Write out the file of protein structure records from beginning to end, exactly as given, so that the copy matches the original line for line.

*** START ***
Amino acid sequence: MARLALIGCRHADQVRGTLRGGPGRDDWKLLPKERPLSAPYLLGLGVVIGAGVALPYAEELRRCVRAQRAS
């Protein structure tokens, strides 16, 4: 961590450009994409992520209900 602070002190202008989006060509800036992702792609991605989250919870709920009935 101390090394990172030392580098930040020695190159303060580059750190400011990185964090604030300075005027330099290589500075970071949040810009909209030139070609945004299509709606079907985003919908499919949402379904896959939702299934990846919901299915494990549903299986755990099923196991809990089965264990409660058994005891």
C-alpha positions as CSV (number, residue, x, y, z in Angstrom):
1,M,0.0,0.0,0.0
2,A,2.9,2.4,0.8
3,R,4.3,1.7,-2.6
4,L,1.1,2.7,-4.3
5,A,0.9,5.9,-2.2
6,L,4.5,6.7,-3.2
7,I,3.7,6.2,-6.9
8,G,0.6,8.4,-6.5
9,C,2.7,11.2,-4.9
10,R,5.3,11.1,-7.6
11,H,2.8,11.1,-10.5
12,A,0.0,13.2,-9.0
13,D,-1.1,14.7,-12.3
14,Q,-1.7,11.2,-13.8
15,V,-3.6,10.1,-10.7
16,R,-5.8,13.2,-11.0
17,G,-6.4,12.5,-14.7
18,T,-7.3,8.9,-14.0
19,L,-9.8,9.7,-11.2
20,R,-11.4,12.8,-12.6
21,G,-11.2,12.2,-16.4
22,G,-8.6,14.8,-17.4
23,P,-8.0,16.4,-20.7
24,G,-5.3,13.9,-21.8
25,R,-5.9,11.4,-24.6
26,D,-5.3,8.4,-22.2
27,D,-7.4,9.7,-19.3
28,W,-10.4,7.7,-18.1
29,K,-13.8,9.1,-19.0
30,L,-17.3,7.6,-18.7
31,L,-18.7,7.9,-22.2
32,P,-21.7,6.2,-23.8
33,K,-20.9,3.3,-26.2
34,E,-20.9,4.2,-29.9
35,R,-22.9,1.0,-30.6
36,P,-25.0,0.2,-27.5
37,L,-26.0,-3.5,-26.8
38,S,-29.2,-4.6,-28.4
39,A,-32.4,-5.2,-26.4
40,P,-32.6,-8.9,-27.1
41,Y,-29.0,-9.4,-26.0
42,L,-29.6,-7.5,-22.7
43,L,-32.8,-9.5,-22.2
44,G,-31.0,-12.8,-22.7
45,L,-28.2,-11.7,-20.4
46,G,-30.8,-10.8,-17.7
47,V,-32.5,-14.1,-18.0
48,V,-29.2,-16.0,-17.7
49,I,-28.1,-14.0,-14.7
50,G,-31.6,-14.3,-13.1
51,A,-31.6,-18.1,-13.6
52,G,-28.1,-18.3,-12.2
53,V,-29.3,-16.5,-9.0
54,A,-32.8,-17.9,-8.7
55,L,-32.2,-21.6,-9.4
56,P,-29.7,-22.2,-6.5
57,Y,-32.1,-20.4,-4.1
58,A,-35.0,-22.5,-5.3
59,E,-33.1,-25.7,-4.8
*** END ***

Amino acid sequence: MARLALIGCRHADQVRGTLRGGPGRDDWKLLPKERPLSAPYLLGLGVVIGAGVALPYAEELRRCVRAQRAS
């Protein structure tokens, strides 16, 4: 961590450009994409992520209900 602070002190202008989006060509800036992702792609991605989250919870709920009935 101390090394990172030392580098930040020695190159303060580059750190400011990185964090604030300075005027330099290589500075970071949040810009909209030139070609945004299509709606079907985003919908499919949402379904896959939702299934990846919901299915494990549903299986755990099923196991809990089965264990409660058994005891």
C-alpha positions as CSV (number, residue, x, y, z in Angstrom):
1,M,0.0,0.0,0.0
2,A,2.9,2.4,0.8
3,R,4.3,1.7,-2.6
4,L,1.1,2.7,-4.3
5,A,0.9,5.9,-2.2
6,L,4.5,6.7,-3.2
7,I,3.7,6.2,-6.9
8,G,0.6,8.4,-6.5
9,C,2.7,11.2,-4.9
10,R,5.3,11.1,-7.6
11,H,2.8,11.1,-10.5
12,A,0.0,13.2,-9.0
13,D,-1.1,14.7,-12.3
14,Q,-1.7,11.2,-13.8
15,V,-3.6,10.1,-10.7
16,R,-5.8,13.2,-11.0
17,G,-6.4,12.5,-14.7
18,T,-7.3,8.9,-14.0
19,L,-9.8,9.7,-11.2
20,R,-11.4,12.8,-12.6
21,G,-11.2,12.2,-16.4
22,G,-8.6,14.8,-17.4
23,P,-8.0,16.4,-20.7
24,G,-5.3,13.9,-21.8
25,R,-5.9,11.4,-24.6
26,D,-5.3,8.4,-22.2
27,D,-7.4,9.7,-19.3
28,W,-10.4,7.7,-18.1
29,K,-13.8,9.1,-19.0
30,L,-17.3,7.6,-18.7
31,L,-18.7,7.9,-22.2
32,P,-21.7,6.2,-23.8
33,K,-20.9,3.3,-26.2
34,E,-20.9,4.2,-29.9
35,R,-22.9,1.0,-30.6
36,P,-25.0,0.2,-27.5
37,L,-26.0,-3.5,-26.8
38,S,-29.2,-4.6,-28.4
39,A,-32.4,-5.2,-26.4
40,P,-32.6,-8.9,-27.1
41,Y,-29.0,-9.4,-26.0
42,L,-29.6,-7.5,-22.7
43,L,-32.8,-9.5,-22.2
44,G,-31.0,-12.8,-22.7
45,L,-28.2,-11.7,-20.4
46,G,-30.8,-10.8,-17.7
47,V,-32.5,-14.1,-18.0
48,V,-29.2,-16.0,-17.7
49,I,-28.1,-14.0,-14.7
50,G,-31.6,-14.3,-13.1
51,A,-31.6,-18.1,-13.6
52,G,-28.1,-18.3,-12.2
53,V,-29.3,-16.5,-9.0
54,A,-32.8,-17.9,-8.7
55,L,-32.2,-21.6,-9.4
56,P,-29.7,-22.2,-6.5
57,Y,-32.1,-20.4,-4.1
58,A,-35.0,-22.5,-5.3
59,E,-33.1,-25.7,-4.8